This sculpture is a micro-focal-point for the incredible depth and breadth of human history. Carved on both sides of half of a sandstone grinding wheel are symbols reaching beyond antiquity: The spiral, one of the most ancient universal pictographs, used since prehistoric times, incorporated into Native American, African and Indigenous wisdom, it can mean Life’s Journey or one’s placement in The Cosmos.

The Egyptian Ankh is connected to Isis and Osiris, is represents eternal life, strength and health. The zig-zag symbol can be traced to the Mezolithic as part of the potent use of sympathetic magic in to protect, heal, or ensure a successful hunt.  Above the zig-zag line is a cross. While primarily connected with Christianity, the cross has its roots in Upper Paleolithic global pagan iconography.

On the other side of the sculpture is the hexagram, or Mogen David. Most often associated with Judaism, the six-pointed star is a potent universal symbol. In Buddhism it represents peace and harmony, Islam the Seal of Solomon” The hexagram also refers to the Anahata, a sign for the Heart Chakra. In Sanscrit, Anahata means the “unstruck sound” or the tone of the Celestial Realm. 

At the top of the sculpture, in a deft play on words, is a section from a brass cymbal, an instrument that has existed since ancient times.  

63”H x 28”W x 12”D Sand stone, grind wheel, limestone and brass cymbal section | $6,000

Learn more about this artist here.

Hera | John Benedict

This tall, impressive sculpture is made of steel intentionally allowed to rust by the elements.

The Greek goddess Hera was the wife of Zeus and bore him many children who were themselves gods. She endured Zeus’s many infidelities, coming to be known as the protector of women, particularly in childbirth. She is often portrayed holding a scepter symbolizing her power and authority as queen of the gods and goddesses. In this iteration, John has added a butterfly resting on her left hand, perhaps emphasizing her more loving and gentle nature.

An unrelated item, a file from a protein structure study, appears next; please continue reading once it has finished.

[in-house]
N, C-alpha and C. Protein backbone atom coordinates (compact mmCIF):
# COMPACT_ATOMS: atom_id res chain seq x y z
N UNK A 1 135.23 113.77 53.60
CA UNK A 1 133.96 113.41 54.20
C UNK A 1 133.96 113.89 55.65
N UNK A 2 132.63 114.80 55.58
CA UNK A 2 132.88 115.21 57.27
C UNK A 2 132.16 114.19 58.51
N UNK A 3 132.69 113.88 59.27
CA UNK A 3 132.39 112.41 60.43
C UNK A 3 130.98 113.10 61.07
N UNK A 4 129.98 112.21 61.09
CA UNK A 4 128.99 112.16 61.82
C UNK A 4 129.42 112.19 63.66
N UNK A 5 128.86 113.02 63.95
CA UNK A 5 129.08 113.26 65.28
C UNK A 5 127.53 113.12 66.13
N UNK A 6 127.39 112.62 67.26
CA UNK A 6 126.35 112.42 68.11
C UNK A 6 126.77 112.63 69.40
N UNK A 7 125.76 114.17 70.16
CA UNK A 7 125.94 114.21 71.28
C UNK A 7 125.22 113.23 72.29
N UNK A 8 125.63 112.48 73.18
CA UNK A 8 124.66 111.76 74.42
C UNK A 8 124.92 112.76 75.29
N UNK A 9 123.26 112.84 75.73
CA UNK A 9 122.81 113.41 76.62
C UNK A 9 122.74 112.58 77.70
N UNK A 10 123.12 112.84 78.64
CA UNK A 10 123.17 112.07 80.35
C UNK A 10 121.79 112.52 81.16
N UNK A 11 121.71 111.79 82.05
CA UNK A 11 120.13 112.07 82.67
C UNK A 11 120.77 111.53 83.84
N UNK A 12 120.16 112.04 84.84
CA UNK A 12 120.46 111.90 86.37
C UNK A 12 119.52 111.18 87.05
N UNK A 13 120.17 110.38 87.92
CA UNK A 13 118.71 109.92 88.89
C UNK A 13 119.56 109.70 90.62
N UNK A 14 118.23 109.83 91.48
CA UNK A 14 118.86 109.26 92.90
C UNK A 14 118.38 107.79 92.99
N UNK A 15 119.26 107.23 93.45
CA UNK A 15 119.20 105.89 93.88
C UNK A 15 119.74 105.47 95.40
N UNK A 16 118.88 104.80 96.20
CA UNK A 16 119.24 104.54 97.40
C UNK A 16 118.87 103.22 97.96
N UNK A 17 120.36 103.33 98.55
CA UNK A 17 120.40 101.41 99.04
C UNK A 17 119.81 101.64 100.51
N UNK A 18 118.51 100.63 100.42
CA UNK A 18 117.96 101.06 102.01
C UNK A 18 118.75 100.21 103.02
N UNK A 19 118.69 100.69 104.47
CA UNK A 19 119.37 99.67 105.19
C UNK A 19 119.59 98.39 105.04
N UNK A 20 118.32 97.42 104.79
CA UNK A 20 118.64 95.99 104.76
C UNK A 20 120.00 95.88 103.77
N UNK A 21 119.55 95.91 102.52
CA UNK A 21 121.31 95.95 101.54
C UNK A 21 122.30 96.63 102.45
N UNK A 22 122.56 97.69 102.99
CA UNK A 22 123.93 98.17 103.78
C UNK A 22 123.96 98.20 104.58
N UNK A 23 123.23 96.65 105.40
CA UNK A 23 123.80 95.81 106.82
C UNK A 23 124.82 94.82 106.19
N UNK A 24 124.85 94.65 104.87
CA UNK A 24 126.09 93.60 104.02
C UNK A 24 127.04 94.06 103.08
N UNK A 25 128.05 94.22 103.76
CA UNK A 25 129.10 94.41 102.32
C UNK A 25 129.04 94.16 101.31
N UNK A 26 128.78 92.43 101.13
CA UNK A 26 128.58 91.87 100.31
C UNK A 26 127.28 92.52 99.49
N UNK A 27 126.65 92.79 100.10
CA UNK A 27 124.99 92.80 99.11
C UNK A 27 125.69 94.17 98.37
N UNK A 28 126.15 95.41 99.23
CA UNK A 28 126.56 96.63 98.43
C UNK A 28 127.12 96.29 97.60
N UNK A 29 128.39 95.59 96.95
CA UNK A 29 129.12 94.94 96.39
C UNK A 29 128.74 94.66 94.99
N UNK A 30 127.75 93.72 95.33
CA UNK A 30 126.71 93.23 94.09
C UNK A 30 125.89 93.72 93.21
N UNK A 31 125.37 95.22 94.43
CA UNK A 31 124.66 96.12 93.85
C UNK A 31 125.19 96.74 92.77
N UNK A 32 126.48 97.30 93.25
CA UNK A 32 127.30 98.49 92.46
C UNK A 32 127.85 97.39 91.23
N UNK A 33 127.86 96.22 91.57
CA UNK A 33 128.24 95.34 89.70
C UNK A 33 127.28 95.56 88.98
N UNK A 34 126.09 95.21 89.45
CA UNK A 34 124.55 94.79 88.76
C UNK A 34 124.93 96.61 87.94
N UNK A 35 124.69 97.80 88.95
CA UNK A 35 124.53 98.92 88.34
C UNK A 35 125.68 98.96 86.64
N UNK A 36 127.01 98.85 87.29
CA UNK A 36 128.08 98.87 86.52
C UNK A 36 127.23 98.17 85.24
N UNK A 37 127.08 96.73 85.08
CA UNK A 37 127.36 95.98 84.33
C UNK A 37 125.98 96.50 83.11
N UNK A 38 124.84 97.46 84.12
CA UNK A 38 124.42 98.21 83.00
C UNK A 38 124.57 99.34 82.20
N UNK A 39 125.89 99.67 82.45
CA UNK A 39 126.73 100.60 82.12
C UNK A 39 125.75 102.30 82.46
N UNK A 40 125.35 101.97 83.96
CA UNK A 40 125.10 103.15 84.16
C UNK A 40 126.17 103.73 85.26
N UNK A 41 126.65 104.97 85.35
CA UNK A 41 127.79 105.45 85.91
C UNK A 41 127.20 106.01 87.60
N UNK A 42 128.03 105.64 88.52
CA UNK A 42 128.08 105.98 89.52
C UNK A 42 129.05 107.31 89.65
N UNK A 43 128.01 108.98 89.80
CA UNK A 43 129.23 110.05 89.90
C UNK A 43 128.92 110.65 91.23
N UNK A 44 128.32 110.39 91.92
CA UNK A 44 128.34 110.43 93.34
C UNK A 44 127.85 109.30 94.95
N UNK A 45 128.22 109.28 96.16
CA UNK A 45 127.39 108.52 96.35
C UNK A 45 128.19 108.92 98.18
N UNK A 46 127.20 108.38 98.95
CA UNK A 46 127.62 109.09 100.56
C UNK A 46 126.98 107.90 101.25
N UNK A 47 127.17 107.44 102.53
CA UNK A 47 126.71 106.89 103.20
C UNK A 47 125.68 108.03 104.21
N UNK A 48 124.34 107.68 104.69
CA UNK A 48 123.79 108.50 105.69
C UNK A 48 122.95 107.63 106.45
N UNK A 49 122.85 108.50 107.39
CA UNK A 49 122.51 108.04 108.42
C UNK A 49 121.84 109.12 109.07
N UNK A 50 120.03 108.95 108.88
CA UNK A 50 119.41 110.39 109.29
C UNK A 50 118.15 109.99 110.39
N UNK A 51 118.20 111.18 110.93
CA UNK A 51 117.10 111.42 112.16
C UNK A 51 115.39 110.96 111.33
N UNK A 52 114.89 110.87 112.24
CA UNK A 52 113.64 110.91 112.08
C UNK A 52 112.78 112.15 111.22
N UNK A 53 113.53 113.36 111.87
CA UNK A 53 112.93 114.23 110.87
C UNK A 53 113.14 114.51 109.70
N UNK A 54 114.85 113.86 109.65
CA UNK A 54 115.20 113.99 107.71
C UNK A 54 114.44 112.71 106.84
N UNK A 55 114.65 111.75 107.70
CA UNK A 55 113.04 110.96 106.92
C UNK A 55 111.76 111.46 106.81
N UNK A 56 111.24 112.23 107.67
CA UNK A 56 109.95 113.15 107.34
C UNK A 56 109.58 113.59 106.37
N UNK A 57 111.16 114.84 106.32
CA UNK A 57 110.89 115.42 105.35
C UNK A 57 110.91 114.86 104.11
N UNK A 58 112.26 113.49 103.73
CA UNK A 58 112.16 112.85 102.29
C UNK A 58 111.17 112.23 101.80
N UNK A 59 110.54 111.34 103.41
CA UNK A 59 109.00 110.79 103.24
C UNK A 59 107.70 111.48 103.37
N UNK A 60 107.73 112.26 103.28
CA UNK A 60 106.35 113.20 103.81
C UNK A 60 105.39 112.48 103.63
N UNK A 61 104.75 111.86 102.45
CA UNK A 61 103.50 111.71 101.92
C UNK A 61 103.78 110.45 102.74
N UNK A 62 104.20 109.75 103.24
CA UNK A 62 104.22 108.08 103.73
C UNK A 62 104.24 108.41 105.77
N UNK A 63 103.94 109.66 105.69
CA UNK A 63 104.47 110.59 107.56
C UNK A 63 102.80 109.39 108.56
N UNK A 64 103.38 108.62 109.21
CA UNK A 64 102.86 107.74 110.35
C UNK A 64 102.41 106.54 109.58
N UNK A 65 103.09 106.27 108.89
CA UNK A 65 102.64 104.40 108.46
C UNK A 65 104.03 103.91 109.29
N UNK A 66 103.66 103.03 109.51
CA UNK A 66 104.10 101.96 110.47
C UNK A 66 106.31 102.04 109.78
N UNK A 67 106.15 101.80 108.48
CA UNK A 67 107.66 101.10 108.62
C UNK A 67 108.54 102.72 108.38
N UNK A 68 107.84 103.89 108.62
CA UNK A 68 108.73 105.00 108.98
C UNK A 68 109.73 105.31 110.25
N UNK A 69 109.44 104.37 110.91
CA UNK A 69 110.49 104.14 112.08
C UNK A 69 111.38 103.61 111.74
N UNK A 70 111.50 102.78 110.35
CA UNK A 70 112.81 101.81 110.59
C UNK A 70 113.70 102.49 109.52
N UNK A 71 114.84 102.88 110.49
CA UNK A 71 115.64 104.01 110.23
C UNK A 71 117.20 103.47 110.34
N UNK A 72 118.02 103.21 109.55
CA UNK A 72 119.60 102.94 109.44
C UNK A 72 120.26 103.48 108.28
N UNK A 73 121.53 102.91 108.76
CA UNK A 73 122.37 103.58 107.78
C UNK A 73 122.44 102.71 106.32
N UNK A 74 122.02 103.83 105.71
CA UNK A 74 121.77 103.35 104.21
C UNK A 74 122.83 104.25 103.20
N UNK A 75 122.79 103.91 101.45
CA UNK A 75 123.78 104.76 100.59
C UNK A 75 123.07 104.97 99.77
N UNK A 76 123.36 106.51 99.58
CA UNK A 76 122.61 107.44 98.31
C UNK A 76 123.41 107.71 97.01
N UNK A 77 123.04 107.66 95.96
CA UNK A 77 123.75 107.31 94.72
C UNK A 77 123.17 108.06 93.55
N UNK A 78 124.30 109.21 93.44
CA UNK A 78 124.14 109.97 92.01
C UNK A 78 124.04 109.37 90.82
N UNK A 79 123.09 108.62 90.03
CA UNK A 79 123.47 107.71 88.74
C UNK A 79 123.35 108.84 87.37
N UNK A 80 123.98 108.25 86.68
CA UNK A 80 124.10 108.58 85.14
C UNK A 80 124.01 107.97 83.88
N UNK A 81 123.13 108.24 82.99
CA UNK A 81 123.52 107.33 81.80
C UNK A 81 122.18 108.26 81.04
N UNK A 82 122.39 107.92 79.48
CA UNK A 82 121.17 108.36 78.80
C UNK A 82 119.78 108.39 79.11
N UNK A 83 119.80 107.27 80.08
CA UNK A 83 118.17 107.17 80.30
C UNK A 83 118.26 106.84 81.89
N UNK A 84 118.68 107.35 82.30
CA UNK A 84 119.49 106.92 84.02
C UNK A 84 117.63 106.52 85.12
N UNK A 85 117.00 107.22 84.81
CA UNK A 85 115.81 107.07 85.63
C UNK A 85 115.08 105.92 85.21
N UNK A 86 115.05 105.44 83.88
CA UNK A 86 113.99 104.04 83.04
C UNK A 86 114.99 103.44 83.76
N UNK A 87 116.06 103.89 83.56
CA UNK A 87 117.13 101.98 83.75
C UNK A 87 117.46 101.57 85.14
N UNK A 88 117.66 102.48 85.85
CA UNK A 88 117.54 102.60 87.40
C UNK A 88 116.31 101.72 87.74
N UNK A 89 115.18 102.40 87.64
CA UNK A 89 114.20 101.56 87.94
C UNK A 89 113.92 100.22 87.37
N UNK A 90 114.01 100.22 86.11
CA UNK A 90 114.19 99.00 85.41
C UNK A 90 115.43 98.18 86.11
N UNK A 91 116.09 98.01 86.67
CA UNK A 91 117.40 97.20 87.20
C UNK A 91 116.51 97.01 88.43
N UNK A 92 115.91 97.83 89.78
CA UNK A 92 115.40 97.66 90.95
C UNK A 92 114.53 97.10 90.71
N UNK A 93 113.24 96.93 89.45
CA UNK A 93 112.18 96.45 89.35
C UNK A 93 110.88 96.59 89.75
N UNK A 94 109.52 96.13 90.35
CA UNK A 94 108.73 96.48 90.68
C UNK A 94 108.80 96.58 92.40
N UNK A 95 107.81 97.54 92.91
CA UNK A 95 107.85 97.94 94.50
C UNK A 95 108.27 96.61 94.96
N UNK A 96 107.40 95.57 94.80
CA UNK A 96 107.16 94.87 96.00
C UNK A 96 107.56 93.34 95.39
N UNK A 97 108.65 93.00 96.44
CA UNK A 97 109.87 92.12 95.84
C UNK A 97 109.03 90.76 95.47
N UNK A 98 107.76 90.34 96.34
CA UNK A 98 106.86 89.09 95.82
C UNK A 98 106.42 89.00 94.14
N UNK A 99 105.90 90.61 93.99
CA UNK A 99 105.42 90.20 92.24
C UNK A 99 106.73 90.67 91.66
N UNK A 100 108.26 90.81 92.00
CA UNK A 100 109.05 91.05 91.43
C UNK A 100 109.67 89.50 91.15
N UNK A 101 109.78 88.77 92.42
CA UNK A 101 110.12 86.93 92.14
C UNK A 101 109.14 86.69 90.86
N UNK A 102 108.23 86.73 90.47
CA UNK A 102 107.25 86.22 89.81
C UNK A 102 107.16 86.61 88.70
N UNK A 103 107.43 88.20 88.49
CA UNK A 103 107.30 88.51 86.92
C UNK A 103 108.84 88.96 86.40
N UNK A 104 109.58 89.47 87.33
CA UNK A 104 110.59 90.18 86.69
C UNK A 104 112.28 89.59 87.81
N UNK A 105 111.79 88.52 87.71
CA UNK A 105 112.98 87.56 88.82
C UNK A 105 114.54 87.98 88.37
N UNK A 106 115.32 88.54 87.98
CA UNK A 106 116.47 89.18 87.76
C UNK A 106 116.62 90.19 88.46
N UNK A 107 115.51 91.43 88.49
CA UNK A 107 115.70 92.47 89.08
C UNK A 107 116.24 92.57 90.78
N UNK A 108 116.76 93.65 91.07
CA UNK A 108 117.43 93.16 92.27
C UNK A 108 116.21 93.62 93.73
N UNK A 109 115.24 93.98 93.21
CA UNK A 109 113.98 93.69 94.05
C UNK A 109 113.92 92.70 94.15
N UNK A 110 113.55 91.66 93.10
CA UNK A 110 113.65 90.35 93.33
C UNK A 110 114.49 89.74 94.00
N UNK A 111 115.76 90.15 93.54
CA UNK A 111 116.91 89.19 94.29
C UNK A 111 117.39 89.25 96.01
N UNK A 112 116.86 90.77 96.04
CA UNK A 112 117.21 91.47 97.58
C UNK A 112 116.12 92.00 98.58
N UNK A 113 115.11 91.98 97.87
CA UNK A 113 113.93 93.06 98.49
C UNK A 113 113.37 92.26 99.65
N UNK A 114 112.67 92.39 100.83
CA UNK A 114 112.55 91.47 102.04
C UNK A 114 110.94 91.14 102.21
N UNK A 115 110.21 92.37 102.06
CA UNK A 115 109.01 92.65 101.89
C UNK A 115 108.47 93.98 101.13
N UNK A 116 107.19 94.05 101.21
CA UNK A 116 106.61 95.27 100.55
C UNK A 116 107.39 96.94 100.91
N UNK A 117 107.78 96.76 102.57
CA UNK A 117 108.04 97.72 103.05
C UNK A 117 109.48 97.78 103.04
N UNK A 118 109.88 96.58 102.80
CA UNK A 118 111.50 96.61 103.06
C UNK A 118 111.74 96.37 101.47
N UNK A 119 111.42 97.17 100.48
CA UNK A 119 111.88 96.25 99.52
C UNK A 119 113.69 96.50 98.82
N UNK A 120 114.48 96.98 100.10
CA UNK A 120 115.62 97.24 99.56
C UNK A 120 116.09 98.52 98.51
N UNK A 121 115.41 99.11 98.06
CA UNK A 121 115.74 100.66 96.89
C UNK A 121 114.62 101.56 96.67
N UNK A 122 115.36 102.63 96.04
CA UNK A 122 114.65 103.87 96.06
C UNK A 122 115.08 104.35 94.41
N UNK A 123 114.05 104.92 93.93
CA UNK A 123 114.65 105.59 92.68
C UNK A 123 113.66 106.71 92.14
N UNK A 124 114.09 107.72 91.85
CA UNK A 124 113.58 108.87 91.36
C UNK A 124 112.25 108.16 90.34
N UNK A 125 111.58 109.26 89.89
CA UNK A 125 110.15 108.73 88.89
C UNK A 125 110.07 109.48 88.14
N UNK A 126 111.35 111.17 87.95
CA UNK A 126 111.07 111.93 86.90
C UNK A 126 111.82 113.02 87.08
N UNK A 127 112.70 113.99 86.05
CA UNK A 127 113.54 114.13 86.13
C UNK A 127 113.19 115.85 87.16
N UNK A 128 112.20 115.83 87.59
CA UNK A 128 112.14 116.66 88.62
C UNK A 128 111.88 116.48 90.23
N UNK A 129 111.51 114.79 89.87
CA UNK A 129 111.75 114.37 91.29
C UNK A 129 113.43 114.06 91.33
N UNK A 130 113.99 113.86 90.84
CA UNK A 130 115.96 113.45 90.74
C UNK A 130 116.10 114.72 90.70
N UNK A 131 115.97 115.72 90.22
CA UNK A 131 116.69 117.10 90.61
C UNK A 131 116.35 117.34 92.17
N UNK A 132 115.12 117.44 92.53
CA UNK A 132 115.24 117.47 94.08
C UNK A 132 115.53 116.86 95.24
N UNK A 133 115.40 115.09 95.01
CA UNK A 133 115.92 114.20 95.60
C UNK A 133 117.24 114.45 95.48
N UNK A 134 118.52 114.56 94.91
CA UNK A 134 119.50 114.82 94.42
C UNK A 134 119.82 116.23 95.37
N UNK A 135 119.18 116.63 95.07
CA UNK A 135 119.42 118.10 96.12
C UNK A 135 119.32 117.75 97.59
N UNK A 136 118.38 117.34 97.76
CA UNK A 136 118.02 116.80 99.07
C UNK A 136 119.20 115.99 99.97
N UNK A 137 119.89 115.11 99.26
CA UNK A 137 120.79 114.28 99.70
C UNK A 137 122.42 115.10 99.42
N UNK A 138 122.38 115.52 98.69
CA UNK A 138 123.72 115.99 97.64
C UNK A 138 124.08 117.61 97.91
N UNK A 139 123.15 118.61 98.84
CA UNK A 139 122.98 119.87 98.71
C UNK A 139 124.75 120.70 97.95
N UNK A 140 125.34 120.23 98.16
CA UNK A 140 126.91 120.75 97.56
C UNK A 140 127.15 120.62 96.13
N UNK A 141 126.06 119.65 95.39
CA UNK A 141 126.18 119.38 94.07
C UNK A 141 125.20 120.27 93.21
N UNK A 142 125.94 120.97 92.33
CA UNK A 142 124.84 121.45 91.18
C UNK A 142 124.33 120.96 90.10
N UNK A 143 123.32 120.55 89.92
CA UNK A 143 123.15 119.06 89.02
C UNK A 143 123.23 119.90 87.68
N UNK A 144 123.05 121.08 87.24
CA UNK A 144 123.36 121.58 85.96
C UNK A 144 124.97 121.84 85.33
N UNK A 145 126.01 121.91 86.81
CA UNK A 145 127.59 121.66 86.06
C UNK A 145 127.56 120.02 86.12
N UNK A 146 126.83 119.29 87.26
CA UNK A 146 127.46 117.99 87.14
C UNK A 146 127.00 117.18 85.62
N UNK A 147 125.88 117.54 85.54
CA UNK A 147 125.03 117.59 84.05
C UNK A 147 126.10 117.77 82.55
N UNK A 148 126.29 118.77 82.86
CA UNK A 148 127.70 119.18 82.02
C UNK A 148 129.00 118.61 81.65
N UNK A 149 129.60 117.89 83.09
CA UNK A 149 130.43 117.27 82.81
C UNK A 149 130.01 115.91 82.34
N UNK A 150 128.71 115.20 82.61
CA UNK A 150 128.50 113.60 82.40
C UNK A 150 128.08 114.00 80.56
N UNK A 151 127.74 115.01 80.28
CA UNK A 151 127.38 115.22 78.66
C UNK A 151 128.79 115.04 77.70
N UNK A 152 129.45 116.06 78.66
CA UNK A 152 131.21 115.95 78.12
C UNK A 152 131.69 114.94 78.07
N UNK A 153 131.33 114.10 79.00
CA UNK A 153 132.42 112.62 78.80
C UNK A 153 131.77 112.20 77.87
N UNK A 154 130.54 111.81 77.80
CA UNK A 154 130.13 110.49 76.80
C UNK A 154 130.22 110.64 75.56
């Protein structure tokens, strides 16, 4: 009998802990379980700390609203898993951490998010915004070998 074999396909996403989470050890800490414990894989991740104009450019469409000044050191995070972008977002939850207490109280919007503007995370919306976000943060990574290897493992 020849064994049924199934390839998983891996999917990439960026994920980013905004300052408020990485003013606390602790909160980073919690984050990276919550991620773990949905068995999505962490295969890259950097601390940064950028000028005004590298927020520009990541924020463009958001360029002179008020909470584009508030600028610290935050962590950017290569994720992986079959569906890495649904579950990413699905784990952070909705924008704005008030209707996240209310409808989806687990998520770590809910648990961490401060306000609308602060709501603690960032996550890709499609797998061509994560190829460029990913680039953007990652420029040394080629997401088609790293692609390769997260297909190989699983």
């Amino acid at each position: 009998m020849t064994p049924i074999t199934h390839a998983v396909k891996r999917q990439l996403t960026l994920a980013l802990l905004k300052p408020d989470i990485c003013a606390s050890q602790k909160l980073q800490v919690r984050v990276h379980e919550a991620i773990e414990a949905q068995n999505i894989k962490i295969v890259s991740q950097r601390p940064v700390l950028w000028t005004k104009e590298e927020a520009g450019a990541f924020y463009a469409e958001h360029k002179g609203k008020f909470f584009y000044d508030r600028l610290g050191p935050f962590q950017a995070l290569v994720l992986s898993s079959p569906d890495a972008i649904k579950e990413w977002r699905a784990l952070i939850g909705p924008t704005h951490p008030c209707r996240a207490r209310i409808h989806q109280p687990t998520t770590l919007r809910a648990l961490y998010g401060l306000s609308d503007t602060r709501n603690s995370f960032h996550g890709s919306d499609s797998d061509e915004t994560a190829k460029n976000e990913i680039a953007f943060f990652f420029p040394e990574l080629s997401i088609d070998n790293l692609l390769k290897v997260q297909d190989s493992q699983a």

John has been a sculptor for 28 years and angelic female figures are a recurring theme in his work. He sources recycled metal when possible, combining it with new steel when necessary to accomplish the forms he imagines.  The double-contouring of Hera is the product of five different computer programs. 

11”H x 18”W x 36”D Rusted steel | $5,200

Medicine Moment | Ralph Prata

At the height of the pandemic, as our world was changing, new figures were coming into being. These mixed-media sculptures came out of a moment fraught with uncertainty, and true to his artist’s eye, Prata was able to create beauty out of found objects, natural and manmade. 

The heads of these semi-abstract figures are made of a special concrete mixture formulated by the artist. The facial features are minimally referenced by cowrie shells from Africa. Cowrie shells have long held significance in many African cultures, from divination to personal adornment. Up until the late 19th Century, they were even used as money.

There is another transformational quality to these quietly captivating pieces: Bullets and shotgun shells…elements of violence transformed into serene beings imbued with feminine energy and yet neither male nor female…androgynous.

These sculptural wall hangings represent another step in Ralph’s continuing work in concrete and incorporating found objects: “Each work is created in the moment through a spontaneous and improvisational process. I try to bring something into existence that will enhance the lives of all who encounter my work, including myself.”

65”H x 39”W x 10”D Hand cast concrete, shotgun shells, found objects, cowrie shells | $3,000

Truth in Beauty | Ralph Prata